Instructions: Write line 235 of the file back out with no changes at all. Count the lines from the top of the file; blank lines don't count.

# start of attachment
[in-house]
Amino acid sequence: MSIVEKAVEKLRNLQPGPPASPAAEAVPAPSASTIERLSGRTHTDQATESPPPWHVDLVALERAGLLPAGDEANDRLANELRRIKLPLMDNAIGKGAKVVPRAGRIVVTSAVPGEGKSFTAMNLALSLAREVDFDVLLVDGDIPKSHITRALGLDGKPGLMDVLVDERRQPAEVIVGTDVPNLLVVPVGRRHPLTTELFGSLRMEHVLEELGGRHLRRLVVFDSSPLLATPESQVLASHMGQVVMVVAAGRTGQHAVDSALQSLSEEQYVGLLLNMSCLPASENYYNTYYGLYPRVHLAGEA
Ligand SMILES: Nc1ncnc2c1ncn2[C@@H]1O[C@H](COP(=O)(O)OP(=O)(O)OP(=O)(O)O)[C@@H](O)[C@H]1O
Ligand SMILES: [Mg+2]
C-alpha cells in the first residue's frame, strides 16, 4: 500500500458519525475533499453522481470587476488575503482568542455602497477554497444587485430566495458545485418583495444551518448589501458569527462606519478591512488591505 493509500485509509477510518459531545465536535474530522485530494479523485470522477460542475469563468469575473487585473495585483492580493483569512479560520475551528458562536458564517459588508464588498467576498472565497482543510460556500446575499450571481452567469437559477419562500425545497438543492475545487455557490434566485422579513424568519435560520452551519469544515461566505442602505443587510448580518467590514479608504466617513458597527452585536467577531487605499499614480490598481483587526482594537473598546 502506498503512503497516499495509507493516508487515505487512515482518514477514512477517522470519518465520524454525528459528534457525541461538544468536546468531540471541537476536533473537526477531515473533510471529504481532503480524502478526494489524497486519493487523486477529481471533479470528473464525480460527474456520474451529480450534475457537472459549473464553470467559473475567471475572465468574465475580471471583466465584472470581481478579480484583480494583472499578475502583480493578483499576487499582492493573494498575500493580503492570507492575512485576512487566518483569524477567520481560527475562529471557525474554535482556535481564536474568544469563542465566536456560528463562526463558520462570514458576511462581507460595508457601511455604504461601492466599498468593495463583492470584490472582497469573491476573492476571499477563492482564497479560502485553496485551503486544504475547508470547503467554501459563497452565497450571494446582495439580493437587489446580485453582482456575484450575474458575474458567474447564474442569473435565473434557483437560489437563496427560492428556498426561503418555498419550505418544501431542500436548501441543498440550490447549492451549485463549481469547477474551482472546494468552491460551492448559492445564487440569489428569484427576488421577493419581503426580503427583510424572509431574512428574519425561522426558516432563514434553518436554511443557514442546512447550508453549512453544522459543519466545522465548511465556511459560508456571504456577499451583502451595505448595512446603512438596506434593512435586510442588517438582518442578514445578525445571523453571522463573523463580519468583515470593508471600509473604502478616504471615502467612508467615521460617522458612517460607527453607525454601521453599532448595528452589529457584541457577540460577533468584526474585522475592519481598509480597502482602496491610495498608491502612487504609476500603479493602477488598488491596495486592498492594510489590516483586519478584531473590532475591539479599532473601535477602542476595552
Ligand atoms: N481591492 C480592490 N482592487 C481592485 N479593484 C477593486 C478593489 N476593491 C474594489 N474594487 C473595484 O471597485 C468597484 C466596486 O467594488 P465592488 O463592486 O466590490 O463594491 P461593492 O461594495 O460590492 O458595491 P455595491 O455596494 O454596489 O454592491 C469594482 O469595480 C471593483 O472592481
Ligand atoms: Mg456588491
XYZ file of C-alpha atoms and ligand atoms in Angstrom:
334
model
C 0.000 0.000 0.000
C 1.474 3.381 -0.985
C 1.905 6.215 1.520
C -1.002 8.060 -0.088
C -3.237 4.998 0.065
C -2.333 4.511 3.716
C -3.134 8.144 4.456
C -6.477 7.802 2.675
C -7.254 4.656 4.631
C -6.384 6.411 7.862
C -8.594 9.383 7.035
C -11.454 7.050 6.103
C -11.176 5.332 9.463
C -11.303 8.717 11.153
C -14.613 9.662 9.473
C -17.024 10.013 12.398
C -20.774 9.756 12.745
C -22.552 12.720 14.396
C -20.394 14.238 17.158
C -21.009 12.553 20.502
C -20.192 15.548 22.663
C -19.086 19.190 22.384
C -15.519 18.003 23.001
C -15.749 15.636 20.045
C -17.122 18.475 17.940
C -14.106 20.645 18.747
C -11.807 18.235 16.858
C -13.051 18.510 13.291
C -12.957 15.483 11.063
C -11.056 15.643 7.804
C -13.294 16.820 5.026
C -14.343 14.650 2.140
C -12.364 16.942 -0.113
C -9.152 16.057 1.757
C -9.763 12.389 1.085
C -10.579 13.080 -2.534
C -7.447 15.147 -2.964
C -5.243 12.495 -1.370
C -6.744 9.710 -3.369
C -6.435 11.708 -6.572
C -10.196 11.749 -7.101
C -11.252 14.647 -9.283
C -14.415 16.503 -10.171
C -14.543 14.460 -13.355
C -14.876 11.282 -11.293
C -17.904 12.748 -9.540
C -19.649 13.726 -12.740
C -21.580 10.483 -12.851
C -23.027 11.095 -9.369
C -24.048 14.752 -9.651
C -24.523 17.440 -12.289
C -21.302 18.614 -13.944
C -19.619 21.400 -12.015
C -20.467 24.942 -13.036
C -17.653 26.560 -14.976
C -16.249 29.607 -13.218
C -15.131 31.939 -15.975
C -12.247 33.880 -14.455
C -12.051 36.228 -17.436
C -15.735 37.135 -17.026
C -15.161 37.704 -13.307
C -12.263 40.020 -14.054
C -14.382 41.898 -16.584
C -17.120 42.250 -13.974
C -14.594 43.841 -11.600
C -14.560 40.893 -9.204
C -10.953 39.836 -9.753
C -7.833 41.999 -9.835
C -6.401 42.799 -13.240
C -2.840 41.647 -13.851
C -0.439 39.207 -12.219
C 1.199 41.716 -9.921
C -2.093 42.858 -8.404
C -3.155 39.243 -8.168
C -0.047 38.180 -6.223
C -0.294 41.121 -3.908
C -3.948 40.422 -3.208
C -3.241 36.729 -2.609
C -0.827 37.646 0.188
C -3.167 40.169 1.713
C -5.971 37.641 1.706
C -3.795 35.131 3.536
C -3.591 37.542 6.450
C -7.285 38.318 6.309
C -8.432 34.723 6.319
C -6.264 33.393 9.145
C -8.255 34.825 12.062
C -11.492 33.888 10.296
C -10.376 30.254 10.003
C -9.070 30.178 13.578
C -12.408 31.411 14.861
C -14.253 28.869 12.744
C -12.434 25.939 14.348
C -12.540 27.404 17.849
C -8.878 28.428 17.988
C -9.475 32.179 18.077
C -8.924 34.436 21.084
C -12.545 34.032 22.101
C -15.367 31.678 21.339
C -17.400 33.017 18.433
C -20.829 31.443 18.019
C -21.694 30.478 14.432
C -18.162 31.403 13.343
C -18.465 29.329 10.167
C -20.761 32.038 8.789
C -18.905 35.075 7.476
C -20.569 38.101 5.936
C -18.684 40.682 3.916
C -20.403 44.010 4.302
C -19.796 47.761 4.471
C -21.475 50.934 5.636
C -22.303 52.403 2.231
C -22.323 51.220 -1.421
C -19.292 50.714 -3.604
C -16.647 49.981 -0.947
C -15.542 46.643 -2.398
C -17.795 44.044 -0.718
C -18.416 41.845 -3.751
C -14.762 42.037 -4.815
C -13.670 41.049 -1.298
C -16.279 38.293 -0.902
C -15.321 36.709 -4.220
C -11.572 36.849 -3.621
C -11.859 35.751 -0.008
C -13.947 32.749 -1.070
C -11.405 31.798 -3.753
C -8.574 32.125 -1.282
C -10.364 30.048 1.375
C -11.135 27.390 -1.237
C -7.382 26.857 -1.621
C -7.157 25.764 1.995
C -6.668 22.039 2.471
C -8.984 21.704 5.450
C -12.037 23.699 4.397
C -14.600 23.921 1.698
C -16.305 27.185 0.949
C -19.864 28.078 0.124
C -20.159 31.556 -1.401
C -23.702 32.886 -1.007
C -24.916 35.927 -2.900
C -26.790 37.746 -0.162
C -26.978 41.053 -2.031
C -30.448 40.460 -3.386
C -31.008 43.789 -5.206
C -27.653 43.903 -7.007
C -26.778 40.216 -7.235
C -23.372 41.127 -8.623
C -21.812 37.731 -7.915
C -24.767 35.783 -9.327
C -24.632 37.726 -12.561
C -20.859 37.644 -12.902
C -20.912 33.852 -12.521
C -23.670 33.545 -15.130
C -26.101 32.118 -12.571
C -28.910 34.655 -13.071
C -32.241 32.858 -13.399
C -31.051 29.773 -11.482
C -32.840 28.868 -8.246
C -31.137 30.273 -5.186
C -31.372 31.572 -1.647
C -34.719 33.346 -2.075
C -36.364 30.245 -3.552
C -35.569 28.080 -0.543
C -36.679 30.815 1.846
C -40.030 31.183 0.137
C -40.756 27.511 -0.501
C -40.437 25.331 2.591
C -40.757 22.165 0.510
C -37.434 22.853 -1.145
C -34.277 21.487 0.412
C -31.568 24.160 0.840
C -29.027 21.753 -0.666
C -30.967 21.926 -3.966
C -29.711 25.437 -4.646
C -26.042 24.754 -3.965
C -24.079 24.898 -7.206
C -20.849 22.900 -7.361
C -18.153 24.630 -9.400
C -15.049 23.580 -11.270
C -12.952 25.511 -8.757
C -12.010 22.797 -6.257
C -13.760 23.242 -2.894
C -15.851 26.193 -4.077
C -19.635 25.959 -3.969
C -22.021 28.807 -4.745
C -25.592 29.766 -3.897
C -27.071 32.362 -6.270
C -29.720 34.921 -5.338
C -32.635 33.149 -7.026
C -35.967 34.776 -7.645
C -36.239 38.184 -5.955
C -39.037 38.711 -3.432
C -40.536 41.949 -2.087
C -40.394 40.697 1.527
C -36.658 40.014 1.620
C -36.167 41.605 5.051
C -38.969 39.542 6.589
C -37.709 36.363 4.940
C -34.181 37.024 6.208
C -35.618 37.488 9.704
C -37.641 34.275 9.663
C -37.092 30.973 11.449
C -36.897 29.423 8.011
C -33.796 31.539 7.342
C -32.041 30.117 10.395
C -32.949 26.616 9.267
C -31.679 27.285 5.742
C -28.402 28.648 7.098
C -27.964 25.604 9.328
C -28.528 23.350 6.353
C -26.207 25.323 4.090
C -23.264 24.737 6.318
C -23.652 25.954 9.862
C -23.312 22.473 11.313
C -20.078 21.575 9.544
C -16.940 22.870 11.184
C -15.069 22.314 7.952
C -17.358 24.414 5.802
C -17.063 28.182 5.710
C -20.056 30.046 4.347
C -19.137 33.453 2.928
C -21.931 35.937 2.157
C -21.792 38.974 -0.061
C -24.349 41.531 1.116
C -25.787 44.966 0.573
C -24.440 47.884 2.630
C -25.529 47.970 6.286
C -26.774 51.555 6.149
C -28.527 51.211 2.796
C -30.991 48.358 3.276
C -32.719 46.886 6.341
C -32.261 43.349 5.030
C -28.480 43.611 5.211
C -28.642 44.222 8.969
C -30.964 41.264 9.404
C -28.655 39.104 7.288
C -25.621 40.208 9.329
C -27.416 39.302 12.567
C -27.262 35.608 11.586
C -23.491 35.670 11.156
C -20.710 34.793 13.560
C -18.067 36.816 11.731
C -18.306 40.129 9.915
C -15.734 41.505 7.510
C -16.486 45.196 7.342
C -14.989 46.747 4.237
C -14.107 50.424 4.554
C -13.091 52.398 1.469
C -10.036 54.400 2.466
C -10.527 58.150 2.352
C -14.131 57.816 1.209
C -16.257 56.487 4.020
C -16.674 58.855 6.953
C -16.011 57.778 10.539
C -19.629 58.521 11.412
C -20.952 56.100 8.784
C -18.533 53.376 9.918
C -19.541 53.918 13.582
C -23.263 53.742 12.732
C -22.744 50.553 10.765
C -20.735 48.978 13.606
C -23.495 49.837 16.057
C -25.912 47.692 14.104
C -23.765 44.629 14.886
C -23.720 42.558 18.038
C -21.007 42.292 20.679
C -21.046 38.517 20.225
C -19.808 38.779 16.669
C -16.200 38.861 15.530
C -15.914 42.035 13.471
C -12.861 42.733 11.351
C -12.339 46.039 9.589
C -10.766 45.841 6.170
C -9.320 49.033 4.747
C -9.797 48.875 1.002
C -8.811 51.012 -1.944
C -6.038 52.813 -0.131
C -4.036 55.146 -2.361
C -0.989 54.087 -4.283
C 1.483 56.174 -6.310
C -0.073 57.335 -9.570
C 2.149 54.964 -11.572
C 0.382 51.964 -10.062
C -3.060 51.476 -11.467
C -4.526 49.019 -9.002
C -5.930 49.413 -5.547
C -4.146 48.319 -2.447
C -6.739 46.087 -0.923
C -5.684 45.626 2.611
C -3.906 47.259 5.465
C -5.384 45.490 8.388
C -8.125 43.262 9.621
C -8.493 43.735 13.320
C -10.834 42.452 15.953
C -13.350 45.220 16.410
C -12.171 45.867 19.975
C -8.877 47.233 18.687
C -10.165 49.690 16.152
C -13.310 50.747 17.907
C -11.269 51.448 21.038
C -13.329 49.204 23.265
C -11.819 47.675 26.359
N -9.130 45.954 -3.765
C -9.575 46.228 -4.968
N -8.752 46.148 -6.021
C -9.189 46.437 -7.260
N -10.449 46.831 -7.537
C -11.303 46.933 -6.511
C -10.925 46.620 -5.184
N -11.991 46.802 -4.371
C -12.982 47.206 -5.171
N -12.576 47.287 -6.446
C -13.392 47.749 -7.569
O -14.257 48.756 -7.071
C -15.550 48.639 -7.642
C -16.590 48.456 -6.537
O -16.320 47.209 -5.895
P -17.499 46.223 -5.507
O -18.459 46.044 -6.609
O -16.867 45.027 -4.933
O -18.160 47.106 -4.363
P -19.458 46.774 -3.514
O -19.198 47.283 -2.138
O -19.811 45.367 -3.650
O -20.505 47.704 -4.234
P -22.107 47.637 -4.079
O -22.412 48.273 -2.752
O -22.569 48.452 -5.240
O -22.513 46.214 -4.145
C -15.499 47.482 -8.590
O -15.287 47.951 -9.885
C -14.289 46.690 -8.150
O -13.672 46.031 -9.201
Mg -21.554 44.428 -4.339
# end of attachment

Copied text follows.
C -25.787 44.966 0.573